Authority and Obedience: The Milgram Experiment
In common parlance, the word obedience is only really used in relation to dogs and children, but in real terms, the interplay between authority and obedience is a part of our everyday lives. At its most mundane, that interplay is realized every time our boss asks us to perform a task. At its most extreme, it can make soldiers carry out orders that they know are morally wrong, or lead hundreds of people to commit suicide because... well, they were told to.
The Milgram Experiment, Yale psychologist Stanley Milgram’s greatest work, sought to draw conclusions regarding how obedience of authority figures plays out socially, prompted in part by the 1961 trial of the Nazi war criminal Adolf Eichmann. Milgram sought to determine whether Eichmann and those like him could have committed the atrocities that they did simply because they were told to. The results were revelatory, controversial, and worrying.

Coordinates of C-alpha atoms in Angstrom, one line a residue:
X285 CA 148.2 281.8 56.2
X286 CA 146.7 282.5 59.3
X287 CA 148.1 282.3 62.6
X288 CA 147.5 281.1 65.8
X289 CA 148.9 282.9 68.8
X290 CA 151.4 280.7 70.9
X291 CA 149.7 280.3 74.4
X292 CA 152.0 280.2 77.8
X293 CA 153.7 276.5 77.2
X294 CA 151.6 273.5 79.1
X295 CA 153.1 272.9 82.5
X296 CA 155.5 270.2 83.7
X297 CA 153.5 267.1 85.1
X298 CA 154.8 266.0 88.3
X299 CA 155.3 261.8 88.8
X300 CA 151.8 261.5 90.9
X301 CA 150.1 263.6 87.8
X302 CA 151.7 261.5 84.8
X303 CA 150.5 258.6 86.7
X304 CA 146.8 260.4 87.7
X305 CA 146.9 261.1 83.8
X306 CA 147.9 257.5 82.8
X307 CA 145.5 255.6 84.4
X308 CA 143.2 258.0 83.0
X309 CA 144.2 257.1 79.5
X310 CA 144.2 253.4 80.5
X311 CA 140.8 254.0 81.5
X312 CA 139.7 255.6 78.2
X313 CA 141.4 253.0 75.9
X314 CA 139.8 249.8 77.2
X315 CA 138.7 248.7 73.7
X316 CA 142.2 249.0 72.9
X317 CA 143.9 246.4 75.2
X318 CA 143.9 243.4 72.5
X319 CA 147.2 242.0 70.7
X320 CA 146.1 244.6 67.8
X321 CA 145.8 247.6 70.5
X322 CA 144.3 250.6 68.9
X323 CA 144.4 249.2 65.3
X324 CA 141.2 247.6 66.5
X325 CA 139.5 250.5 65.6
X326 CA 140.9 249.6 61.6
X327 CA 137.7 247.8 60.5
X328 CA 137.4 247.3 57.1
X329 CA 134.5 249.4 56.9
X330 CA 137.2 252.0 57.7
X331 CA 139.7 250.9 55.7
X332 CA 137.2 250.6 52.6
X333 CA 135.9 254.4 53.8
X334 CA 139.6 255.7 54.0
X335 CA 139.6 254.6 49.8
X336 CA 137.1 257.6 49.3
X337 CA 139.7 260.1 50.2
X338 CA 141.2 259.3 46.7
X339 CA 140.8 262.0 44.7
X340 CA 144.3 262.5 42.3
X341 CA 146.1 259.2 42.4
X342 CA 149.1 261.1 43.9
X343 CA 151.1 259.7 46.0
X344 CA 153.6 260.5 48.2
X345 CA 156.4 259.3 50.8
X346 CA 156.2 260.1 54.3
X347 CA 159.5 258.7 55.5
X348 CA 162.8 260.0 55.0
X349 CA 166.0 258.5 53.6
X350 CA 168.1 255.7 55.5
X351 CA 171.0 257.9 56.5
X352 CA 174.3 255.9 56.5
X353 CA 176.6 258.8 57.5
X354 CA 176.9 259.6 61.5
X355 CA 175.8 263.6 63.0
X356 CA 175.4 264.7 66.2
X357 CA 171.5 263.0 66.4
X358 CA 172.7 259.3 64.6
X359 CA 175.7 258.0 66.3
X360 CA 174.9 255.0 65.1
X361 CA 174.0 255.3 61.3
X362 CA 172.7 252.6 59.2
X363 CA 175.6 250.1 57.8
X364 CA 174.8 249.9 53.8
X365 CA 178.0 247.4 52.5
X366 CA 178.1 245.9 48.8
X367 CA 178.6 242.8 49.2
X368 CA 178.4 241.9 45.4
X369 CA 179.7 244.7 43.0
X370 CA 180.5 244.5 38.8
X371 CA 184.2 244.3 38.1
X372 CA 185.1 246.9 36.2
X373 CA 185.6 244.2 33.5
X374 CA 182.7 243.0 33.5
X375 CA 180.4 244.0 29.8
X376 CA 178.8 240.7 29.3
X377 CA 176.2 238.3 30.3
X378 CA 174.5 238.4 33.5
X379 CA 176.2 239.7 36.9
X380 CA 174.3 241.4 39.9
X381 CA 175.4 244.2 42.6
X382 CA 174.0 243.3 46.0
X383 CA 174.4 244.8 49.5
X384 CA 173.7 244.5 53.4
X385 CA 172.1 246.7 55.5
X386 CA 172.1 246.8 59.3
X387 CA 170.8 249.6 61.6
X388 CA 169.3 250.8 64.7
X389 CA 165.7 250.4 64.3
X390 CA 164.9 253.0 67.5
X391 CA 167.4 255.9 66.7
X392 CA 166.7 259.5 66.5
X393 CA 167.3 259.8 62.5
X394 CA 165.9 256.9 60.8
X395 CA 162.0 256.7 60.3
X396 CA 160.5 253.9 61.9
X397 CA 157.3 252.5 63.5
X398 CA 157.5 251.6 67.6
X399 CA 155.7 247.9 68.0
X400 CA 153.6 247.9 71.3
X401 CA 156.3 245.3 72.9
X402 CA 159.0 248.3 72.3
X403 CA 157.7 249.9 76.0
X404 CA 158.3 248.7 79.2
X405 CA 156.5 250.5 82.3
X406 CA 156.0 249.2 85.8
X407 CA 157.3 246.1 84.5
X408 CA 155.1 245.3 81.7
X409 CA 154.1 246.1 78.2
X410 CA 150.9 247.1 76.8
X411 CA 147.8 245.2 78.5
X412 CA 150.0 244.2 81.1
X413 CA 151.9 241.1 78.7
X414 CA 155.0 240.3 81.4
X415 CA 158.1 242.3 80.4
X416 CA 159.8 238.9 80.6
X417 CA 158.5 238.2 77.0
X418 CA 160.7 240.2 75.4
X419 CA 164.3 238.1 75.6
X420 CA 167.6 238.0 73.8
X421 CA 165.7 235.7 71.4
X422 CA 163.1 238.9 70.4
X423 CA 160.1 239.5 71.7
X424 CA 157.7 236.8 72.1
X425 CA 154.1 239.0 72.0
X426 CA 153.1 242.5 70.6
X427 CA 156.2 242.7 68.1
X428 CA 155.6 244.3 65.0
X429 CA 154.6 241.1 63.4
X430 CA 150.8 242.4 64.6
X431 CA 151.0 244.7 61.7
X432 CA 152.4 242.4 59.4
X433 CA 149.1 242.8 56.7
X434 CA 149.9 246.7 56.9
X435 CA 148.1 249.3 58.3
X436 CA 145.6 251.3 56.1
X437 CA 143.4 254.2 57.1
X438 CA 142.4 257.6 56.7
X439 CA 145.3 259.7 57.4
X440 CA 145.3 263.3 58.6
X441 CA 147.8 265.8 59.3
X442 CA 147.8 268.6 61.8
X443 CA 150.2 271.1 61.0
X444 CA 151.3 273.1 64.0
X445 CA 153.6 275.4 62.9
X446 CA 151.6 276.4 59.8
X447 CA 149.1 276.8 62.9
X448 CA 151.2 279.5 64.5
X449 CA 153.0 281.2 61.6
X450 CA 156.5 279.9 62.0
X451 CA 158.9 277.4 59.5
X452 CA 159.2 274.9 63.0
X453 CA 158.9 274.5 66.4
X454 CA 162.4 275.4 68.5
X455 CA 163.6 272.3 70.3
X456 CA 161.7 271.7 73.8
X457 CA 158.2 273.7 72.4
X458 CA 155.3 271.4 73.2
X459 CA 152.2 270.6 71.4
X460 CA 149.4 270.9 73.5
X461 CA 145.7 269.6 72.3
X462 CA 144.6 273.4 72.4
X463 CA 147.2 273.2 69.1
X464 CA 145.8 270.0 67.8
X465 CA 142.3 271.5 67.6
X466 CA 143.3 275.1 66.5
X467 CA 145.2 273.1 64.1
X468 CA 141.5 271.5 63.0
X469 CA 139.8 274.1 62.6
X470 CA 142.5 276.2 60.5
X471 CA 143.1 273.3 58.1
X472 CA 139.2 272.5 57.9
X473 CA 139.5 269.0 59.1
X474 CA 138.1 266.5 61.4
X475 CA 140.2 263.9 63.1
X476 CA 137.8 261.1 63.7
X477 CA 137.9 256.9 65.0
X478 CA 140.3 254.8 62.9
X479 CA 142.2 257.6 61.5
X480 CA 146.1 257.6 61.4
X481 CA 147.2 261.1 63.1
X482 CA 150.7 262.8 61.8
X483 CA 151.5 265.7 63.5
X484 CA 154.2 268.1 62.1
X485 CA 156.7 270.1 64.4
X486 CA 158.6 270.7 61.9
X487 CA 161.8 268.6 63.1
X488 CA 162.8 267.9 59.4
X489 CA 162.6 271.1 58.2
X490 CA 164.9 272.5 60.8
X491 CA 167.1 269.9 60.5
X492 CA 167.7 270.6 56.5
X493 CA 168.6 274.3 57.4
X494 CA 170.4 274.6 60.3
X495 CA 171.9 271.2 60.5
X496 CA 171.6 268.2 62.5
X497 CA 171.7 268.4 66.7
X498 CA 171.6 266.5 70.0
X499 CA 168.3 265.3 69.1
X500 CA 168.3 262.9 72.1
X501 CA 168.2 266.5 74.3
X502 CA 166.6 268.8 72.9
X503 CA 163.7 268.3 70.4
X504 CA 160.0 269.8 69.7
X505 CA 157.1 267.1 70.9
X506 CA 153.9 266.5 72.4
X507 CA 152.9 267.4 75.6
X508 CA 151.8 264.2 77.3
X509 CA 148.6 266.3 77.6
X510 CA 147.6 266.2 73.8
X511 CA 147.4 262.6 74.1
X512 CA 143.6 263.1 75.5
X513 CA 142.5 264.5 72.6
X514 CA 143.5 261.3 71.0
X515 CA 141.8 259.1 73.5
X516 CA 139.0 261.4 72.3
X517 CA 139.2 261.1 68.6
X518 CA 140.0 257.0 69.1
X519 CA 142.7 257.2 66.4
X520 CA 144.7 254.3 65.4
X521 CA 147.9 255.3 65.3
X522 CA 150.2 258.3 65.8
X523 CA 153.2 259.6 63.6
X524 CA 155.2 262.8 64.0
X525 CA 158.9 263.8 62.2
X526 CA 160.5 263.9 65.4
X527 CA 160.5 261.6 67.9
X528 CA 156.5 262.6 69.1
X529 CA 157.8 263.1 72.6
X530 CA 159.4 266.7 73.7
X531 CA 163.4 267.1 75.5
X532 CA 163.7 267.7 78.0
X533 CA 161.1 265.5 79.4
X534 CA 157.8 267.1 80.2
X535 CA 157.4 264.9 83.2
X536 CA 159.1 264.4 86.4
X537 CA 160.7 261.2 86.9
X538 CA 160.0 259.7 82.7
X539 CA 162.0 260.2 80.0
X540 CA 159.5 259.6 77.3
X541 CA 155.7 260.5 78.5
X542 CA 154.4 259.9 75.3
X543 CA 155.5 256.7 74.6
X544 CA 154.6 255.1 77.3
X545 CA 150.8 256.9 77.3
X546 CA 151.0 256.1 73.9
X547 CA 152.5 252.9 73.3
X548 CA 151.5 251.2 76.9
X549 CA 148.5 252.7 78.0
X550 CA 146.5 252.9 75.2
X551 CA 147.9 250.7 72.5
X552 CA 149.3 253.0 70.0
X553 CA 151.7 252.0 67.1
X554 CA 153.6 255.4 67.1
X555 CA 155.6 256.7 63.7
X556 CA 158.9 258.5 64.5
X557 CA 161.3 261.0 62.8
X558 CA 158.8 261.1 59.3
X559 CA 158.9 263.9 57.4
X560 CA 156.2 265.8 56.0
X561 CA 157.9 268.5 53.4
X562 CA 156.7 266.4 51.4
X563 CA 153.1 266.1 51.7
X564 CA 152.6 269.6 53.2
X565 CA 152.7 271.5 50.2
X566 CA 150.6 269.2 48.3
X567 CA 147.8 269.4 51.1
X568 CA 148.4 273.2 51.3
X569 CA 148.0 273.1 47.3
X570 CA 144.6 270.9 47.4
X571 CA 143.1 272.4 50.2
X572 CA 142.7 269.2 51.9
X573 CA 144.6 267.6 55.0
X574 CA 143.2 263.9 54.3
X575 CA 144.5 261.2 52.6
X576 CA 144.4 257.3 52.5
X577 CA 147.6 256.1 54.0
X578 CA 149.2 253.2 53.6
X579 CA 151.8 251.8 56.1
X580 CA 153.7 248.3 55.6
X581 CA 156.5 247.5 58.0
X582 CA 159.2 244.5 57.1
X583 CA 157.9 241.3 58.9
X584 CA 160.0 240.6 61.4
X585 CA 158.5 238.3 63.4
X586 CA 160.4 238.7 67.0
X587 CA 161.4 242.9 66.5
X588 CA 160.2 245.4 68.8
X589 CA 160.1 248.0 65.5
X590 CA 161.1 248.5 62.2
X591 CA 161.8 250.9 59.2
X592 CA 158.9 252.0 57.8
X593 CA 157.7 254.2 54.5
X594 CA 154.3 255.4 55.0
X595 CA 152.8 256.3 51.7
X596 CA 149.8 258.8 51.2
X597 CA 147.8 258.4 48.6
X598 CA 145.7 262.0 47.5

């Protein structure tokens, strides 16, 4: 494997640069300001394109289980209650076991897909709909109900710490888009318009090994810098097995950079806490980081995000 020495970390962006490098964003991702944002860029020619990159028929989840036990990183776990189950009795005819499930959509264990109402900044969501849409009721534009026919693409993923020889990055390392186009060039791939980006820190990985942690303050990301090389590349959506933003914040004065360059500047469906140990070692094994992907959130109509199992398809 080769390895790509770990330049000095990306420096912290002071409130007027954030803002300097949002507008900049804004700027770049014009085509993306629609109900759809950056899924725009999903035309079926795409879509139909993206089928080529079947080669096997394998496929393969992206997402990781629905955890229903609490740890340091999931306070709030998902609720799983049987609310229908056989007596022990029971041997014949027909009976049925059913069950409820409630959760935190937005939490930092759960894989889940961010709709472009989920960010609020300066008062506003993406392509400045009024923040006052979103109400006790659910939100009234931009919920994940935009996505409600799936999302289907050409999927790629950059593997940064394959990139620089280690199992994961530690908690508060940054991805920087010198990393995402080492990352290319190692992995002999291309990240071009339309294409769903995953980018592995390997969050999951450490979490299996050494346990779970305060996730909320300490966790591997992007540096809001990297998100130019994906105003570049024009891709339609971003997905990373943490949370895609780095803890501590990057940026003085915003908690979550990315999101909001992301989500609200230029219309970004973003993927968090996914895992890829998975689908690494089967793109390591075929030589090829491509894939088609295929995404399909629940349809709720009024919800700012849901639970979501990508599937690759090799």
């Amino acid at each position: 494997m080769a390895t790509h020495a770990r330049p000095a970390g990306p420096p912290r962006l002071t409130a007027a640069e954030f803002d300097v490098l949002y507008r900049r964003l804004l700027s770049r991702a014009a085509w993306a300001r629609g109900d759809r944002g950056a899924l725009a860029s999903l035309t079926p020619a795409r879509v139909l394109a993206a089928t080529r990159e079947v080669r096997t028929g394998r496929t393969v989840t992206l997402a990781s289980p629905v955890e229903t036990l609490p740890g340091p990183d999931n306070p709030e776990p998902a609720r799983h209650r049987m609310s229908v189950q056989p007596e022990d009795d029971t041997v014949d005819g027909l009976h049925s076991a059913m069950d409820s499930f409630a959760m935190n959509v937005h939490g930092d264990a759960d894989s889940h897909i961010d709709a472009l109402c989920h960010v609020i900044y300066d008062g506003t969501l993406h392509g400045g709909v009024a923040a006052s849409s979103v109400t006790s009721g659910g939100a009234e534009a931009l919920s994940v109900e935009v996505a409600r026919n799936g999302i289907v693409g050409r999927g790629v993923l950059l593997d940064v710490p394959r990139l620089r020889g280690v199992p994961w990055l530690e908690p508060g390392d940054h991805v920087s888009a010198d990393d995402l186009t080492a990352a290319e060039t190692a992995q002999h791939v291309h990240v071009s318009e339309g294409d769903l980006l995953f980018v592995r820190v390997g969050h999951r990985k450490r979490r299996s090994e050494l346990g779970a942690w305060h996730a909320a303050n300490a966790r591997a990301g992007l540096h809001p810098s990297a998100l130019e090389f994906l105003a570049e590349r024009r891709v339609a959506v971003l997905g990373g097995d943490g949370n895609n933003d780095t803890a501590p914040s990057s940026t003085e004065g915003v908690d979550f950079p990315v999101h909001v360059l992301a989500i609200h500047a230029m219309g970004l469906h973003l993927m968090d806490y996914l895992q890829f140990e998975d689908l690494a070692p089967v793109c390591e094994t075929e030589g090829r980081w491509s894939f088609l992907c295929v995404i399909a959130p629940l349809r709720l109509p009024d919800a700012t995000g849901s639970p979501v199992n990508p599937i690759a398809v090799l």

Eichmann Takes The Stand (1961)
Is Society Getting Worse? | Curiosity: How Evil Are You?
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Curiosity: How Evil Are You? | The Milgram Experiment
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Stanely Milgram's Obedience Experiment: An Introduction by Professor John D Barrow, Gresham College
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